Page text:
Highland Dance Competition
When: Saturday July 7th, 8:30am - 4:30pm
Where: Victoria Park Dance Stage
(Rain Location: Arts Centre Theatre - 707 Queen Street)
Organized and sanctioned by the Highland Dancers Association of Ontario, our Highland Dance competition includes the five progressive levels of Highland Dance: Primary, Beginner, Novice, Intermediate, and Premier. Originally Highland Dance was done by men as preparation for war. In more recent times it has become more graceful and artistic, and done by women and men. A very old form of dance, both square dancing and ballet have their roots in this dance form. Dancers are judged on timing, technique and deportment. The younger group awards will be given after the morning competition. The older group awards will take place after the afternoon competition.
Pas de Bas/Pas de Bas Hi Cuts
Is one of the first dances taught in Highland Dance. This dance is exactly the same as the first step of the Sword Dance, but is danced to the front without the use of swords. It is usually taught to young dancers who are not yet prepared to learn the entire Sword Dance
One of the oldest traditional dances. Originally performed by male warriors as a victory dance over a tang (shield).
A unique addition created for our competition, for Premier dancers aged 15 and under. All the dancers dance together and one award is given to the dancer judged with having the best fling.
Dating back to 11th Century, this is a victory dance where the victorious warrior places his sword over that of the defeated. Touching or kicking the sword results in a deduction or disqualification.
Used to depict the Scottish displeasure at being forced to wear trousers by the English. Dancers’ movements show pleasure at shedding the trousers and donning the kilt.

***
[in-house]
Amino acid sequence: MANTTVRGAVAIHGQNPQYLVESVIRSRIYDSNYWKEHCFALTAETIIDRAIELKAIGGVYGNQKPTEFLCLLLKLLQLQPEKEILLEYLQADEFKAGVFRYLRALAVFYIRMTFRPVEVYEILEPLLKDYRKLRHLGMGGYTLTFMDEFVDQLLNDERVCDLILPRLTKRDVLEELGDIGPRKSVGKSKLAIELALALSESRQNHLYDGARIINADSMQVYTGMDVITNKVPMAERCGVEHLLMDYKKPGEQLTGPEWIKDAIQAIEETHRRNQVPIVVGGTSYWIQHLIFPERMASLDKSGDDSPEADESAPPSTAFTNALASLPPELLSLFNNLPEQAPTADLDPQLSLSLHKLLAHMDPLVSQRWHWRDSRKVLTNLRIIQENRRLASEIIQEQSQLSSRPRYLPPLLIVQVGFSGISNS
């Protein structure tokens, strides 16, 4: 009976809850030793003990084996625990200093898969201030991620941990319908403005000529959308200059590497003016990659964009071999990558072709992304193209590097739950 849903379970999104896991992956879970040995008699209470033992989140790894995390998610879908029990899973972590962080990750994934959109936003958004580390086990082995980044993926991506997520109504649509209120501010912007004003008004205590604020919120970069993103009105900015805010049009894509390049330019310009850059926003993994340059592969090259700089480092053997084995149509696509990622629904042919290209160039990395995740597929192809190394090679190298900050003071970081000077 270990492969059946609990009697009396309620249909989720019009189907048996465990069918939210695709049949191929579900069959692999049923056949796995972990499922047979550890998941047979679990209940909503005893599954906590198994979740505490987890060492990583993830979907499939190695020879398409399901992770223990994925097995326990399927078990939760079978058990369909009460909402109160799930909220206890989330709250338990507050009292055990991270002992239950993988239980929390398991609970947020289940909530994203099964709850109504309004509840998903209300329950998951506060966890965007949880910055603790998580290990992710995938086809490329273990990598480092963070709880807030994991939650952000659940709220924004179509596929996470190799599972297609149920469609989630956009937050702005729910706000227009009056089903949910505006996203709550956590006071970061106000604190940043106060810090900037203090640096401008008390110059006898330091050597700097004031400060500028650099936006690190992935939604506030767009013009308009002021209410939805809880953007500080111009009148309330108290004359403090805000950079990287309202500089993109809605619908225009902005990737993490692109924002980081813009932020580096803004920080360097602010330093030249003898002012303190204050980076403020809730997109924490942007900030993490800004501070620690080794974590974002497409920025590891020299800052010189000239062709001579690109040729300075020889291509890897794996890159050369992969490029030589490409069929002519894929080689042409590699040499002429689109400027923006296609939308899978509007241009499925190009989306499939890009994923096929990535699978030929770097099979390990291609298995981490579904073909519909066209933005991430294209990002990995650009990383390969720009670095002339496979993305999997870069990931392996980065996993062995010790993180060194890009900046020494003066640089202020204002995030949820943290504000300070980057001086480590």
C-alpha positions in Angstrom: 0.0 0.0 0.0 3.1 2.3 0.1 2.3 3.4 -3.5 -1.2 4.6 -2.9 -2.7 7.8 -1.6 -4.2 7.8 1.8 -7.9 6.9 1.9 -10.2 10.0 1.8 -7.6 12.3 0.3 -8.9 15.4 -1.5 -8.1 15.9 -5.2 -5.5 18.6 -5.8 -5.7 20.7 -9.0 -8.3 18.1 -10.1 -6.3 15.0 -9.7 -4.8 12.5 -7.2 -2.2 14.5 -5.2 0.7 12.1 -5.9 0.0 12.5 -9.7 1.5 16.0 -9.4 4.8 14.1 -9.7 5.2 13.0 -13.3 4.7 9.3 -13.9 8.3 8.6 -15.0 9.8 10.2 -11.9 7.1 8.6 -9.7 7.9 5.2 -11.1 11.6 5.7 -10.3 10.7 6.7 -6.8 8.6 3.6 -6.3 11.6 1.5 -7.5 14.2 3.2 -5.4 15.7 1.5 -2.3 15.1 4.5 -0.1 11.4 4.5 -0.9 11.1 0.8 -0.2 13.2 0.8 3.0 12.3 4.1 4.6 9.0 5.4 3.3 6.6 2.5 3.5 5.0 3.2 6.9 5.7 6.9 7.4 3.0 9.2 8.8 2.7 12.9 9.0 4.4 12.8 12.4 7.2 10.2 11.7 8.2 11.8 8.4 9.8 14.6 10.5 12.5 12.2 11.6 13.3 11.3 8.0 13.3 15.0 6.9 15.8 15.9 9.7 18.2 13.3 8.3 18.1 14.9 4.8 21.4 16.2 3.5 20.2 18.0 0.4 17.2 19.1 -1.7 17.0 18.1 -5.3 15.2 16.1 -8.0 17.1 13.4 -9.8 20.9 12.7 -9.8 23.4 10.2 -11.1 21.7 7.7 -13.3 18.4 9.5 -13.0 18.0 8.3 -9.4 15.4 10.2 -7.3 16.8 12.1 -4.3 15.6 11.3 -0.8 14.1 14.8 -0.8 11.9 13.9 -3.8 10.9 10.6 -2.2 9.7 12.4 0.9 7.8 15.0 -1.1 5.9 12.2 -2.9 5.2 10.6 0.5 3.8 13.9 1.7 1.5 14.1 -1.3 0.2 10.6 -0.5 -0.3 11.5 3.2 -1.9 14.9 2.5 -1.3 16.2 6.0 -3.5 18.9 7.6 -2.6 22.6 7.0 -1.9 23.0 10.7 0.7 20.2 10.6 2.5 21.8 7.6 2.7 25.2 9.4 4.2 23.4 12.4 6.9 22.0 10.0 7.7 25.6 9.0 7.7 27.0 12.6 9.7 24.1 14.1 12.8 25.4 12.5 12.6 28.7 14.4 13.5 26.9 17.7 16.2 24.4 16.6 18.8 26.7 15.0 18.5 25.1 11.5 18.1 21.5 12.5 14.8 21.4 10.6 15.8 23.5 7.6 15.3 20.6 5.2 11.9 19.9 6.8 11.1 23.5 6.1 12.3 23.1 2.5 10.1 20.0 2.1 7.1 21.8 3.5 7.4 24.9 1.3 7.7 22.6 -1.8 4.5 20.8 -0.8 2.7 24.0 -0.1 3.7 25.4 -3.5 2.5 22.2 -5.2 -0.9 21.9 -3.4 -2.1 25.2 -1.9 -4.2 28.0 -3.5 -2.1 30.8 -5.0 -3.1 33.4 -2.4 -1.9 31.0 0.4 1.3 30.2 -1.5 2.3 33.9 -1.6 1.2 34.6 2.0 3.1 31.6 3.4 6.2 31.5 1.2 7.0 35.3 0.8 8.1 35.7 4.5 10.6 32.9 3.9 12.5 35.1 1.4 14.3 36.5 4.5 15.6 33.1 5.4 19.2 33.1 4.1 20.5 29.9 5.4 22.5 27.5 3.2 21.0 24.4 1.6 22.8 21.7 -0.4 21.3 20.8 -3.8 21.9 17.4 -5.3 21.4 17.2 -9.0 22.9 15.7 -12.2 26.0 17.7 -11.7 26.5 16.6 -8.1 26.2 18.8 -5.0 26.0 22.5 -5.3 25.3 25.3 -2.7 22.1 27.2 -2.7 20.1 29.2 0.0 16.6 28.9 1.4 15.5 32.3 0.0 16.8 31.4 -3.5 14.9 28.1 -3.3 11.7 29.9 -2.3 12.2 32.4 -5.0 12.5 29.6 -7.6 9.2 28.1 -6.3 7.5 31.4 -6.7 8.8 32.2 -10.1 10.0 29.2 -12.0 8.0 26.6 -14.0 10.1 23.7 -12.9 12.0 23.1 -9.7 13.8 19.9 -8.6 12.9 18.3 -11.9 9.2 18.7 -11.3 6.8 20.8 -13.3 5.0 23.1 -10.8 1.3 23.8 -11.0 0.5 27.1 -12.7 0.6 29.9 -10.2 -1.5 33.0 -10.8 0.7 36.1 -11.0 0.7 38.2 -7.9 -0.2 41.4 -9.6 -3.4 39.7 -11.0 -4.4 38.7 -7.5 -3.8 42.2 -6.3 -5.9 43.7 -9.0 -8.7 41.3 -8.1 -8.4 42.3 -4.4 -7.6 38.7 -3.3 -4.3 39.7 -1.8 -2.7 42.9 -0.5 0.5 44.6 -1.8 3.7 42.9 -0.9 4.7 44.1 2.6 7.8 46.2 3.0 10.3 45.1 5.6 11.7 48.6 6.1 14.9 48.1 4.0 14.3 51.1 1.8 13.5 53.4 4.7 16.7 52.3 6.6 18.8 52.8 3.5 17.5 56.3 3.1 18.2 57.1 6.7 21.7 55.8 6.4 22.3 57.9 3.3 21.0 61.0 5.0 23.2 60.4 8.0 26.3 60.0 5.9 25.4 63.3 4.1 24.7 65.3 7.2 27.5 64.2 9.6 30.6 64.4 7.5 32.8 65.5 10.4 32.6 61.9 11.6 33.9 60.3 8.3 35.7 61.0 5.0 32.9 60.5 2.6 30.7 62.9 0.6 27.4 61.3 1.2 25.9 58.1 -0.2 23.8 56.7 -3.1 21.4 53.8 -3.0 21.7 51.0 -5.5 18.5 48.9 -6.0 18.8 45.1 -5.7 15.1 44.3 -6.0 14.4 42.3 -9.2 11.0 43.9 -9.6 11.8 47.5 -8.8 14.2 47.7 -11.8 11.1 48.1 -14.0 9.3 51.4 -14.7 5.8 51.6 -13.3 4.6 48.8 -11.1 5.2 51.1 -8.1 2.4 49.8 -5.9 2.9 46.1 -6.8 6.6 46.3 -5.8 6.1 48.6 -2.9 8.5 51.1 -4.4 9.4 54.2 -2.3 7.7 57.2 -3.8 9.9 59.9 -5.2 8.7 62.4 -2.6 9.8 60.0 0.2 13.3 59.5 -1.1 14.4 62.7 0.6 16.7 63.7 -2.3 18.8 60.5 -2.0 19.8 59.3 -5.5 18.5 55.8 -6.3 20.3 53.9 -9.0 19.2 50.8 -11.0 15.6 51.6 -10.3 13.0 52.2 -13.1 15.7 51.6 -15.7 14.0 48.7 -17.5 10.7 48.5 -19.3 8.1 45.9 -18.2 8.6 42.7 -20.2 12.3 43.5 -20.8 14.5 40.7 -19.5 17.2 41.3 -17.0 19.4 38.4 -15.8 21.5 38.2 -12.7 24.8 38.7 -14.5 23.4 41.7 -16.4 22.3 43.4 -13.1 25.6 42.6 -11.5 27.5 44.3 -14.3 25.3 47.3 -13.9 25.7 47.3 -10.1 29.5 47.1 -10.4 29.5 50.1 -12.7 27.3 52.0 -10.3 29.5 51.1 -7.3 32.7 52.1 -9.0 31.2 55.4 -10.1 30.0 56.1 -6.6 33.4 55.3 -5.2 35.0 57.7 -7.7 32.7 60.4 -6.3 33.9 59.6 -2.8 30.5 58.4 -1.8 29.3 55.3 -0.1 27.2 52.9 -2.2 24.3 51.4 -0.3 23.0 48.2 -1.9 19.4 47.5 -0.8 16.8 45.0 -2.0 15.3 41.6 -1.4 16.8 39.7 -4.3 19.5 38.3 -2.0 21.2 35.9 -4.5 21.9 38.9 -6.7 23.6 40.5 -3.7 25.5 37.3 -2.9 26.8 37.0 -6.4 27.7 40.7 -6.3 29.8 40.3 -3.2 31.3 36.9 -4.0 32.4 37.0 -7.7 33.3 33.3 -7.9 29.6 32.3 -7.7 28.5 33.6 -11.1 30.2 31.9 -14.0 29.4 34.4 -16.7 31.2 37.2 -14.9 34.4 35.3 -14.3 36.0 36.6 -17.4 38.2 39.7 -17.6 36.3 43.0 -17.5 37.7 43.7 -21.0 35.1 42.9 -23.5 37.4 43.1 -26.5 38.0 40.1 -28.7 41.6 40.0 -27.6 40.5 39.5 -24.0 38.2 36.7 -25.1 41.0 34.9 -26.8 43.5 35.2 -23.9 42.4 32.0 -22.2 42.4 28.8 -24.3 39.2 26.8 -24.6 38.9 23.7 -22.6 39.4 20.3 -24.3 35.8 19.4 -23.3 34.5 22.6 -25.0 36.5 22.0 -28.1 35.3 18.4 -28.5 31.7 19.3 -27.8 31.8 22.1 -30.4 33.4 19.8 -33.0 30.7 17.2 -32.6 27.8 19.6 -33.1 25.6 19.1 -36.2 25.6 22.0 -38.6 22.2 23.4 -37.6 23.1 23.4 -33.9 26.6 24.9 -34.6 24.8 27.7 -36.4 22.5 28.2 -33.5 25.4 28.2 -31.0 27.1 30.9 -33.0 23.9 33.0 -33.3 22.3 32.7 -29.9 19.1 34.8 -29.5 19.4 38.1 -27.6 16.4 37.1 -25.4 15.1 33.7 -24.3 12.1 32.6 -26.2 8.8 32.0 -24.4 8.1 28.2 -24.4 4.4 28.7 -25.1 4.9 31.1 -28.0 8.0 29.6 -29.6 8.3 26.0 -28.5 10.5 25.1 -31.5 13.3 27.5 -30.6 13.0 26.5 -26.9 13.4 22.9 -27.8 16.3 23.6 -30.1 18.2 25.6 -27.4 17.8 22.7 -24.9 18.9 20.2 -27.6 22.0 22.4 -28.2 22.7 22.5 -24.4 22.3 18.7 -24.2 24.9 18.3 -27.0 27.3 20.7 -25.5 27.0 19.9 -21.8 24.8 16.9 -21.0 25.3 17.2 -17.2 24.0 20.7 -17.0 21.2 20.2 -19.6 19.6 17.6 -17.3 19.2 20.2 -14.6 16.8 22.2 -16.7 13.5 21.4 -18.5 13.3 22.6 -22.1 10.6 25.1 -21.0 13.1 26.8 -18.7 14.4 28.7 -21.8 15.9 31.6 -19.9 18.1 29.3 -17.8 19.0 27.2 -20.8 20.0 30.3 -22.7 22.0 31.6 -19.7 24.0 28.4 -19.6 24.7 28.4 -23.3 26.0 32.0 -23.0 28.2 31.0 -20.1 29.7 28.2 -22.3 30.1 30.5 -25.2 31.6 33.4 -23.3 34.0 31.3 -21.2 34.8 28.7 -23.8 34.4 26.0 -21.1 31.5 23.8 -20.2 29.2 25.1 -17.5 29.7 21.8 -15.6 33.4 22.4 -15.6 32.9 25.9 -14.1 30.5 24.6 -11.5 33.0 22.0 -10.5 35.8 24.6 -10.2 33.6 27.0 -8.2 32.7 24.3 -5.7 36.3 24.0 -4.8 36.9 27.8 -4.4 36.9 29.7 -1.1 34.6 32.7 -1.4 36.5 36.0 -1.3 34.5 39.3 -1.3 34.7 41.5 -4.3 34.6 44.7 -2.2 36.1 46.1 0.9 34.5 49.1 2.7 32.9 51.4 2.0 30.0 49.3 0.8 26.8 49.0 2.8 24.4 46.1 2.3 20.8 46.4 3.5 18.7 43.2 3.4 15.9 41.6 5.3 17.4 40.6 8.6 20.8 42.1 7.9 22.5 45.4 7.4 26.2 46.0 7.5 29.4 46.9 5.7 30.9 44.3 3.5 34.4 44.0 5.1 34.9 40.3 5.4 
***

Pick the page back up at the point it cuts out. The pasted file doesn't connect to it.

(Wilt thou go to the barracks, Johnny?) Is a national dance in Highland dancing, and was originally a recruitment dance for the Royal Scottish Army. This dance represents the strength, agility, and determination the soldier received while going through training.
A Scottish take on an Irish jig in which a washerwoman is angry with her erring husband. A heeled shoe is used in this dance. Male dancers play the erring husband and dance with a shillelagh.
Adopted from the English Hornpipe. Dancers wear a sailor’s suit and depict everyday movements in a sailor‘s life.
Pipers & Pipe Band Competitions
Pipers and Pipe Band Society of Ontario (PPBSO)
Solo Piping Competitions
When: Saturday 8:30am to 12:00noon
Where: Various stations along Princes Street, Durham Market and Russell St. as well as within Victoria Park.
Solo pipers will be competing at stations set up along the streets of neighbouring Victoria Park. The cooperation of our neighbours with their stately Victorian homes and lush gardens makes this unique to Scottish Festivals. Visitors are welcome to walk and watch as hundreds of pipers strut their stuff for the judges.
When: Saturday 8:30am
Where: Kincardine United Church
(immediately east of Victoria Park on Princes Street)
The Piobaireachd or Great Music is a music genre associated primarily with the Scottish Highlands that is characterized by extended compositions with a melodic theme and elaborate formal variations. It is currently performed principally on the Great Highland Bagpipe and is also increasingly played on the Scottish fiddle and the wire-strung Gaelic harp or clarsach, among other instruments, as part of a recent revival.
Pipe Band Competitions
When: Saturday 12:00noon to 5:00pm Awards at 5:30pm
Where: Band Circle, Victoria Park, Grades 5 to 1 Pipe Bands
The Competition is governed and sanctioned by the Pipers and Pipe Bands Association of Ontario Pipe Bands are graded from Grade 5 up to Grade 1, Grade 1 being the highest.
Kincardine Scottish Pipe Band Saturday Night Parade